Vietnam was the last major industrial-age war (although the Soviets also gave something similar a go in Afghanistan), and the reaction against it has effectively ended that era, beginning in 1973 with the end of the draft in the United States. (No western nation still has conscription, although China and India do.) Personally I am inclined to regard this, on the whole, as a good thing. The wars of the 1861-1973 period were enormously destructive and their results were often equivocal and disappointing. The Civil War ended slavery, but not white supremacy; the First World War had no good long-term results and led to huge setbacks to European civilization; and even the Second World War spread Communism around much of the globe. The world’s peoples have much less to fear from war today (although Iraq is showing how destructive civil conflict can be), and that, it seems to me, is a good thing. But it means that we must acknowledge our limitations as well.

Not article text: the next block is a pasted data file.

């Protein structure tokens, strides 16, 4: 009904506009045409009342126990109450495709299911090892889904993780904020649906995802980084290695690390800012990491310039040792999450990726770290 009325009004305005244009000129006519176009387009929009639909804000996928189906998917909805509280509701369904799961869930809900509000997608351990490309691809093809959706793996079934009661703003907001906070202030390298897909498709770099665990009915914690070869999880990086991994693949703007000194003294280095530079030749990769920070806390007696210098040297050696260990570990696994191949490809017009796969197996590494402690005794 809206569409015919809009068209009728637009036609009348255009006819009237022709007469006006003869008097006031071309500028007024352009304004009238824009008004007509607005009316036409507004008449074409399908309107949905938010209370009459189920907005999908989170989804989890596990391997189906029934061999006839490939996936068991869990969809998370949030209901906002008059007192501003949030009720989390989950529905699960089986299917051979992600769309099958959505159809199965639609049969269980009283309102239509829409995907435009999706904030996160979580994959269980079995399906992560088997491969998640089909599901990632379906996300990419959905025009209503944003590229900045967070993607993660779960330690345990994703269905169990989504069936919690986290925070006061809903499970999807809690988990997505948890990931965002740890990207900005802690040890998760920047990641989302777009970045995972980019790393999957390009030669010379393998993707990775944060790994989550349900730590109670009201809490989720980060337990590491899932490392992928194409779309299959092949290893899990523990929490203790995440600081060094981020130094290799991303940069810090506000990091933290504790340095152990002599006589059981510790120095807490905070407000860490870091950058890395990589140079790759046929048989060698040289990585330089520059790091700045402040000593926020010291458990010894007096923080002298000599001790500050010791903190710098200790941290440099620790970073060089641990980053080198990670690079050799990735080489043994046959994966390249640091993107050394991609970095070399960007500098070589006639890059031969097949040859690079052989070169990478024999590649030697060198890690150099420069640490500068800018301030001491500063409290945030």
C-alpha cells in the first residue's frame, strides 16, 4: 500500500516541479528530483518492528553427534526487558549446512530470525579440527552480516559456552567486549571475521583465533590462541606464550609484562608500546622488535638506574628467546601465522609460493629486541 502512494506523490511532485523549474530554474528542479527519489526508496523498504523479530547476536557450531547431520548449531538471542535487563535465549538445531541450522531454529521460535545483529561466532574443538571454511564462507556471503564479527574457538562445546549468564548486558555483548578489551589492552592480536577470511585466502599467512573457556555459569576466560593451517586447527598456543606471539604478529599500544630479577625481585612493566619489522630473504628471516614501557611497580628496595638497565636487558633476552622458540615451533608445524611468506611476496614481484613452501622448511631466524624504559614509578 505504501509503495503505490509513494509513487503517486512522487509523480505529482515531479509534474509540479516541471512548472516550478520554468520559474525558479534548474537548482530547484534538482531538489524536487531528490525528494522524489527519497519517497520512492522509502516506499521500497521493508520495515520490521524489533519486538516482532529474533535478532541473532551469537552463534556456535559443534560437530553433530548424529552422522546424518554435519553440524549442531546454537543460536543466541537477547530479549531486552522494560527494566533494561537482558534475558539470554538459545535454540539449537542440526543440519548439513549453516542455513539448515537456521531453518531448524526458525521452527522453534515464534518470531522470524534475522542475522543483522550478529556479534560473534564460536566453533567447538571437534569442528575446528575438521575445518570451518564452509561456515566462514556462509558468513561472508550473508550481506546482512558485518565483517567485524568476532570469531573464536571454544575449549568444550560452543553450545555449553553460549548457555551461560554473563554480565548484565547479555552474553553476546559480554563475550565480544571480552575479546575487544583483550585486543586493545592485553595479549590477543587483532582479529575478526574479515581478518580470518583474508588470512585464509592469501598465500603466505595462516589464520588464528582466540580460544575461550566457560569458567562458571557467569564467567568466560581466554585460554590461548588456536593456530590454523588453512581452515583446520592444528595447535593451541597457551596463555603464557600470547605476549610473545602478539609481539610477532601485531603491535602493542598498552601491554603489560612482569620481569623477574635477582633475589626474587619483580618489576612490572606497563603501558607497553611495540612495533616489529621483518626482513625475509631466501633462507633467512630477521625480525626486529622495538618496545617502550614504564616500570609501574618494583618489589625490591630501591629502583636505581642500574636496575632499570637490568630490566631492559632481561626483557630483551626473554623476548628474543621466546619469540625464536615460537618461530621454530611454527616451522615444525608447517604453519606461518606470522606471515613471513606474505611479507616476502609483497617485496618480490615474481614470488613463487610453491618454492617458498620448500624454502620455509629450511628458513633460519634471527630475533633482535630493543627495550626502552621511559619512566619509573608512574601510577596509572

The struggle in the Middle East is a political one, between pro-western and fundamentalist elements, and one could easily argue that the west’s position, and especially that of the United States, has been eroding for half a century. The Suez crisis, the fall of the Iraqi monarchy in 1958, the Six-Day War and the emergence of the Palestinian question in 1967, the Lebanese civil war, the fall of the Shah in 1979, the spread of Wahabi Islam and the growth of organizations like Hamas and Hezbollah have all been setbacks for the United States. The most hopeful events were the shift in Egyptian policy during the 1970s and the first Gulf War, but Sadat’s courageous policies led to his own death and the increasing alienation of the Egyptian people from his successor’s government, and we have now thrown away most of the credit we built up in 1990-1. Whoever is to blame, too, the failure of the Israeli-Palestinian peace process has certainly worked against American influence in the region, and deprived us of potentially our most useful political weapon. And our intervention in Iraq has made life much harder for Arab moderates, even in countries like Jordan and Egypt. (One of the bigger questions today is how Jordan will be affected by hundreds of thousands of Iraqi refugees.)